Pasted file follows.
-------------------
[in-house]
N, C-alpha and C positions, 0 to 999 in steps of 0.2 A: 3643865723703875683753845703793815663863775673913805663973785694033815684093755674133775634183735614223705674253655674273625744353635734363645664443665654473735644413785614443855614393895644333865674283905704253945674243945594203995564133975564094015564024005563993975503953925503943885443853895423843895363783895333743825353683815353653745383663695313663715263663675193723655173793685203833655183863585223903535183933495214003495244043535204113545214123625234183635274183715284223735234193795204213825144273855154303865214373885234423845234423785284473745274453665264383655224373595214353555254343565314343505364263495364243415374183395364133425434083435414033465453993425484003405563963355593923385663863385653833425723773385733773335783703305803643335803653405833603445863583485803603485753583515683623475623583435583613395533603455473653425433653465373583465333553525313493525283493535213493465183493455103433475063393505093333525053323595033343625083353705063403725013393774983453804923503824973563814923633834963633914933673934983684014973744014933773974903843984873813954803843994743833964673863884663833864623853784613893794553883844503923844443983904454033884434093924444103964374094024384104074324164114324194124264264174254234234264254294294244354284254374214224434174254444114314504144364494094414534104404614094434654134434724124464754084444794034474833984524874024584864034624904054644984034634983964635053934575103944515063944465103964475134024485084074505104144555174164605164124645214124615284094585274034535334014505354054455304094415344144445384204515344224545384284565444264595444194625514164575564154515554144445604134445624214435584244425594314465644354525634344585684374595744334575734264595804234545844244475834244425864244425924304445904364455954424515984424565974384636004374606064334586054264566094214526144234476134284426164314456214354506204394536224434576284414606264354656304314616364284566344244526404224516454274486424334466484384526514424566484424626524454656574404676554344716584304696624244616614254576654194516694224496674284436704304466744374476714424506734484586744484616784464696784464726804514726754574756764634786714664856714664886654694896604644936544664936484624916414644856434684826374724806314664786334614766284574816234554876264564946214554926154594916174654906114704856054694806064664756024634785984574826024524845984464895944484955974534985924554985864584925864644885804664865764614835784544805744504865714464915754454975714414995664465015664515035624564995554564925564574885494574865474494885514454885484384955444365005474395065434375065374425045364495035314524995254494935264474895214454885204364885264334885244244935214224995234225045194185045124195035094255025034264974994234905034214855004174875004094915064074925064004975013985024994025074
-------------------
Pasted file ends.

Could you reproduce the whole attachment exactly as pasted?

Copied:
[in-house]
N, C-alpha and C positions, 0 to 999 in steps of 0.2 A: 3643865723703875683753845703793815663863775673913805663973785694033815684093755674133775634183735614223705674253655674273625744353635734363645664443665654473735644413785614443855614393895644333865674283905704253945674243945594203995564133975564094015564024005563993975503953925503943885443853895423843895363783895333743825353683815353653745383663695313663715263663675193723655173793685203833655183863585223903535183933495214003495244043535204113545214123625234183635274183715284223735234193795204213825144273855154303865214373885234423845234423785284473745274453665264383655224373595214353555254343565314343505364263495364243415374183395364133425434083435414033465453993425484003405563963355593923385663863385653833425723773385733773335783703305803643335803653405833603445863583485803603485753583515683623475623583435583613395533603455473653425433653465373583465333553525313493525283493535213493465183493455103433475063393505093333525053323595033343625083353705063403725013393774983453804923503824973563814923633834963633914933673934983684014973744014933773974903843984873813954803843994743833964673863884663833864623853784613893794553883844503923844443983904454033884434093924444103964374094024384104074324164114324194124264264174254234234264254294294244354284254374214224434174254444114314504144364494094414534104404614094434654134434724124464754084444794034474833984524874024584864034624904054644984034634983964635053934575103944515063944465103964475134024485084074505104144555174164605164124645214124615284094585274034535334014505354054455304094415344144445384204515344224545384284565444264595444194625514164575564154515554144445604134445624214435584244425594314465644354525634344585684374595744334575734264595804234545844244475834244425864244425924304445904364455954424515984424565974384636004374606064334586054264566094214526144234476134284426164314456214354506204394536224434576284414606264354656304314616364284566344244526404224516454274486424334466484384526514424566484424626524454656574404676554344716584304696624244616614254576654194516694224496674284436704304466744374476714424506734484586744484616784464696784464726804514726754574756764634786714664856714664886654694896604644936544664936484624916414644856434684826374724806314664786334614766284574816234554876264564946214554926154594916174654906114704856054694806064664756024634785984574826024524845984464895944484955974534985924554985864584925864644885804664865764614835784544805744504865714464915754454975714414995664465015664515035624564995554564925564574885494574865474494885514454885484384955444365005474395065434375065374425045364495035314524995254494935264474895214454885204364885264334885244244935214224995234225045194185045124195035094255025034264974994234905034214855004174875004094915064074925064004975013985024994025074